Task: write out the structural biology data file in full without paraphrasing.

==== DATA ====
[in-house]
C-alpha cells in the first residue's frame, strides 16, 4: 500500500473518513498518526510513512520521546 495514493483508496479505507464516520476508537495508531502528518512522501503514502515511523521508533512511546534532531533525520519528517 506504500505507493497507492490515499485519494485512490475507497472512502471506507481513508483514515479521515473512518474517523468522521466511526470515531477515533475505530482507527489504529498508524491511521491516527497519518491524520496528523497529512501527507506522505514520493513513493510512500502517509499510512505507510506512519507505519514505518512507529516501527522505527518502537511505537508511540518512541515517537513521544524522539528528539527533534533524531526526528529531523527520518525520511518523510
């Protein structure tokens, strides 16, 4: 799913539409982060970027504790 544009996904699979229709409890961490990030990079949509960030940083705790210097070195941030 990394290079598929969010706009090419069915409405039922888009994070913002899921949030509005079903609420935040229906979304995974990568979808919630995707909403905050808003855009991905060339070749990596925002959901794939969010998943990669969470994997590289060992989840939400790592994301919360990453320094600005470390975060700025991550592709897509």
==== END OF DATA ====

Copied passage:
[in-house]
C-alpha cells in the first residue's frame, strides 16, 4: 500500500473518513498518526510513512520521546 495514493483508496479505507464516520476508537495508531502528518512522501503514502515511523521508533512511546534532531533525520519528517 506504500505507493497507492490515499485519494485512490475507497472512502471506507481513508483514515479521515473512518474517523468522521466511526470515531477515533475505530482507527489504529498508524491511521491516527497519518491524520496528523497529512501527507506522505514520493513513493510512500502517509499510512505507510506512519507505519514505518512507529516501527522505527518502537511505537508511540518512541515517537513521544524522539528528539527533534533524531526526528529531523527520518525520511518523510
């Protein structure tokens, strides 16, 4: 799913539409982060970027504790 544009996904699979229709409890961490990030990079949509960030940083705790210097070195941030 990394290079598929969010706009090419069915409405039922888009994070913002899921949030509005079903609420935040229906979304995974990568979808919630995707909403905050808003855009991905060339070749990596925002959901794939969010998943990669969470994997590289060992989840939400790592994301919360990453320094600005470390975060700025991550592709897509």